"I scared HER? She scared ME. I didn’t want to yell. I couldn’t help it."

"I suppose yeh couldn’t. Poor, silly git." The boy sighed and looked at his bandaged thumb, ruefully.

"Hagrid, dear, hold still..." Madam Valerian said, gently. The medi-witch was standing behind Hagrid, who was sitting, cross-legged on the floor next to my bed.

The school nurse had helped the boy take off his shirt. Now she was holding a bowl of water and a soft, clean cloth. She was carefully bathing the welts on Hagrid’s broad back.

"Hagrid... you told Mr. Pringle what you did! Why? I lied to him for you. I told him that I didn’t know where the creature had come from. You oaf! They’ll send you away...!"

Madam Valerian frowned. It was clear that she didn’t approve of Mr. Pringle’s methods of discipline. "No one is being sent away," she soothed both of us briskly. "Professor Dumbledore told the Headmaster that he intended to keep Hagrid with him, and Mr. Ogg spoke up in Hagrid’s defense and then Mr. Pringle spoke up too. He said that he’d already punished the boy quite severely, and it would be a shame to deprive Mr. Ogg of his apprentice."

My eyes widened. "Hagrid? Mr. Pringle defended you?"

Hagrid sighed, wincing. "Well, he was in a good mood an’ feeling pleased with himself, I guess. Bin wanting ter teach me a lesson fer a while, hasn’t he? The old man finally got his chance."

I didn’t mind when Pringle thrashed the students. And I thought that Hagrid’s punishment was well-deserved. Still, the fact that Hagrid had been beaten was unexpectedly troubling.

"It’s alrigh’ Filch," the boy said, gruffly when he saw my expression. "It doesn’ hurt so much, really. Other things that happened las’ night bother me more. Of all the people in the castle that yeh coulda’ picked ter collapse in front of. I wish that yeh’d puked yer guts all over him! Though he’d still have found some way ter come out smelling like a rose..."

I frowned, thinking of the young wizard who’d found me and brought me to the hospital wing. My recollections of the encounter were confused and disjointed. I thought that I remembered wanting to tell him something important, but the memory was gone.

Madam Valerian had finished tending Hagrid’s back. Patting his dark tangled curls in a motherly way, she stood up to put away the bowl and the cloth.

When she went out of earshot, Hagrid leaned closer and whispered, "Mosag is safe in the Forest, with Aragog and they’re happy. Love at firs’ sight it was. An’ that’s what makes everything alrigh’ s’far as I’m concerned."

I shuddered. "The whole Forest will be full of those... things."

"Yep. That’s the point, isn’t it? They wanted a family. No one wants ter be lonely, Filch. No matter who, or what they are."

"They’re monsters, not people," I mumbled, frowning again. I knew that he was right. People weren’t the only ones who could be lonely...

Madam Valerian was giving Hagrid a pointed look. The boy picked up his shirt and stood.

"At least yeh can have a proper rest now, Filch, instead of nodding off into yer breakfast tomorrow," Hagrid said, comfortingly. He left me alone to sleep.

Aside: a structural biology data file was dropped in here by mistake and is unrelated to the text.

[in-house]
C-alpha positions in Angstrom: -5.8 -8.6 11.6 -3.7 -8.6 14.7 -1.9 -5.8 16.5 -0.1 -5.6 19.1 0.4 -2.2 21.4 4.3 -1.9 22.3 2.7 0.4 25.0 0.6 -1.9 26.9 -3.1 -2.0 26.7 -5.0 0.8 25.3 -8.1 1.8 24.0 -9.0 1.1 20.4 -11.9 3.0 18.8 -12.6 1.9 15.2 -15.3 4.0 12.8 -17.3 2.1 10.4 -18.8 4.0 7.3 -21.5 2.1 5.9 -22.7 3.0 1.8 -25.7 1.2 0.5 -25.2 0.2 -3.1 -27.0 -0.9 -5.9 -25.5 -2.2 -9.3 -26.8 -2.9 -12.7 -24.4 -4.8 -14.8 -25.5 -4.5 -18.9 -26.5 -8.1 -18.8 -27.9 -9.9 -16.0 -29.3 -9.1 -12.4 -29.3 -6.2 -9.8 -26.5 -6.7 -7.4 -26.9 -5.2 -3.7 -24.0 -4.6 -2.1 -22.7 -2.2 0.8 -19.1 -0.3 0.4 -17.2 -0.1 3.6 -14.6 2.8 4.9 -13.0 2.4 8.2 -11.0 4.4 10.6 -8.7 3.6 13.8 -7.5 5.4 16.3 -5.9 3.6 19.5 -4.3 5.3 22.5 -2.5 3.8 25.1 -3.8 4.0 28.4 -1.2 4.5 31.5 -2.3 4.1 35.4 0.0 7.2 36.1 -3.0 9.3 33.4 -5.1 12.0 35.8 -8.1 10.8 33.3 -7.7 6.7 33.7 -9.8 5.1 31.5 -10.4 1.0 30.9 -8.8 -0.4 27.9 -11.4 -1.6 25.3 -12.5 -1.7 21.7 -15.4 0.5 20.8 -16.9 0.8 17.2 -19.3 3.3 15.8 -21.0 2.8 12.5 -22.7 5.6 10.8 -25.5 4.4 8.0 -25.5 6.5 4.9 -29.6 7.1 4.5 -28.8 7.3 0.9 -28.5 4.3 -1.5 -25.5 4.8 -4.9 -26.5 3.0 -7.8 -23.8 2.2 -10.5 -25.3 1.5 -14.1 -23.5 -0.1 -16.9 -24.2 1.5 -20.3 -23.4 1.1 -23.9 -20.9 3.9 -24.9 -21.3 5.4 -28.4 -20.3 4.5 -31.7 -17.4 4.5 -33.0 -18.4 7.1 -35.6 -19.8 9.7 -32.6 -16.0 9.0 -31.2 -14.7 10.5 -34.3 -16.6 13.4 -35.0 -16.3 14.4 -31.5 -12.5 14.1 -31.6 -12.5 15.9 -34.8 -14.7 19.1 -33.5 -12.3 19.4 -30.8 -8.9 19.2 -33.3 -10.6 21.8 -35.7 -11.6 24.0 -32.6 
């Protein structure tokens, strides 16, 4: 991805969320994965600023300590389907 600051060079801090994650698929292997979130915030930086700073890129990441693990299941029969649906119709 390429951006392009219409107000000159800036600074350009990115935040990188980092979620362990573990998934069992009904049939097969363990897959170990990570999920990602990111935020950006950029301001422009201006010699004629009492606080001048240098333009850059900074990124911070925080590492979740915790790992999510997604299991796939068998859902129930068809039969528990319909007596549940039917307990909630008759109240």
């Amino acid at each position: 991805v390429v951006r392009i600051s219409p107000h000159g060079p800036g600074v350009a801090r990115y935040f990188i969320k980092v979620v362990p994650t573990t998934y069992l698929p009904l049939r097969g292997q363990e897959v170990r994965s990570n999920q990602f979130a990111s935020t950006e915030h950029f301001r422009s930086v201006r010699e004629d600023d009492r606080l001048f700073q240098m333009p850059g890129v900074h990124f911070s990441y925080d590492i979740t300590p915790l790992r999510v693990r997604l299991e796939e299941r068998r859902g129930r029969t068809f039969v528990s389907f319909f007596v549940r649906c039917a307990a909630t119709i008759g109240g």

END OF CHAPTER THREE   Author’s Notes: Again, my thanks to Alchemine. My conception of young-Minerva is inspired and influenced by Alchemine’s stories. (And the tartan hair-ribbon belongs to Alchemine’s young-Minerva too.) Violet Azure: Thank you for reviewing! I’m glad that you’re developing a soft spot for Filch! The Caretaker and Gamekeeper are still referring to each other as "oaf" and "git" in Harry’s time, but they seem to get along anyhow. (I thought that there was such great chemistry between Robbie Coltrane and David Bradley in the first movie. That "Good God, man! You’re not still on about that bloody dragon!" scene still makes me laugh.) Filch will get his first cat eventually. I have some ideas on the subject, but none that have "worked" for me yet. I think that Filch has a wizard’s lifespan. At least I hope he does. Rowling hasn’t said one way or the other, but it would be too sad and cruel if he doesn’t. Mr. Roberts III : Thank you for reviewing! I couldn’t resist the notion of a werewolf named "Bob." Kazza: Thank you for reviewing! It isn’t pleasant to be a Squib in the wizarding world, but Filch’s own personality is partially to blame for his overenthusiastic dedication. He’s as harsh to himself as he is to others. B5!!! (Ozma squeals happily!!!) Oh, YES! Bester is such a Slytherin!!! I can see Talia and Lyta as serpents too. Psicorp seems very Slytherin. Hmmm. I think Sinclair is a Ravenclaw and Doctor Franklin is too. Sheridan, Ivanova, Garibaldi and Marcus are all Gryffindors. I think Zack is a definite Hufflepuff. What about the non-humans? If aliens can be Sorted, then Vir is a Hufflepuff, Londo is a Slytherin, Kosh is a Slytherin. G’kar would be a Gryffindor. The Minbari have obligingly Sorted themselves. Religious = mostly Slytherins/Ravenclaws, Workers =mostly Hufflepuffs, Warriors = mostly Gryffindors/Slytherins. What do you think? Sabre: Thank you for reviewing! Hagrid is a sweetie, isn’t he? The groundskeeper is one of my favorite characters. He’s had so many hardships. Plenty of people would have become angry and bitter, but not Hagrid. He’s still optimistic, generous and kind. You’re right, poor Filch absolutely cannot see the humor in his reaction to Bob-the-werewolf. The first meeting between Filch and Minerva happened in this chapter. He doesn’t know her name but she certainly made a strong impression on him. (He’s sure that he made an impression on her too, but the poor boy wants to crawl into a hole whenever he thinks about that.) I’m keeping to Filch’s point of view, and at this point in time Filch is trying to avoid the students. He won’t notice Tom’s interest in Minerva. Tarzan: Thank you for reviewing! (Have you met Jane?) Thank you for your wonderful comments on my writing! Writing is a hobby for me, something that I like to do for fun and stress-relief. The quest to become a published author can be a long, arduous one, and would take a much thicker skin than the one I’ve got. Lilac: Thank you for reviewing! There’s a bit more Hagrid backstory in this chapter. Hagrid and Filch are a lot of fun to bounce off each other. Jane: Thank you for reviewing! (Have you met Tarzan?) Murasaki99: Thank you for reviewing! Fortunately for Argus, Hagrid has a kindly soul. He forgives. It was fun to picture Filch and Hagrid as rowdy kids having a snowball fight. Molly Weasley remembered Ogg fondly, she reminisced about him at length to Harry and Bill. So I saw him as someone nice and sensible. Bactine and band-aids? Yes, having just read (and LOVED) your new chapter, I can see how those things would be useful... Jestana: Thank you for reviewing! You’re re-reading? That makes me feel so happy! Your kind words on the characteriziation of young Filch and Hagrid are greatly appreciated! I was trying for believable younger versions of the men that they eventually became. Catakit: Thank you for reviewing! I hope you won’t be too disappointed, but Filch’s first meeting with Mrs. Norris is still many years in Filch’s future. Argus is quite young in this story, not yet twenty. Even if Mrs. Norris does turn out to be more than a simple cat, chances are that she hasn’t been born yet. Ara Kane: Thank you for reviewing! Filch grew up sensing his parents’ magic all around him. But since he also grew up knowing that "people like him" have no magic, he assumed that there was nothing he could do that real wizards couldn’t do much better. Poor Hagrid. Dumbledore was actually as gentle and patient as he could be. He explained the dangers to everyone concerned, including Bob. (If the werewolf had been caught roaming the Castle grounds then Ogg would have been forced to hunt Bob down with silver.) Hagrid was devastated by all the factors that he hadn’t considered, and because he’d displeased Dumbledore. The Good Doctor Monaco and Whiskers: Thank you for reviewing! Filch and Hagrid have an odd sort of friendship. Arguing and trading insults are their usual form of communication. Each one finds the other baffling. Yet they do manage to get along and work together. Yes, this story takes place after the Chamber was opened. Hagrid’s already been expelled. I’m glad to hear that Hagrid didn’t really try to raise werewolf cubs under his bed. But, I did figure that the possibility of him dong such a thing had to exist. I wonder if Rowling will ever say more about the werewolves in the Forest?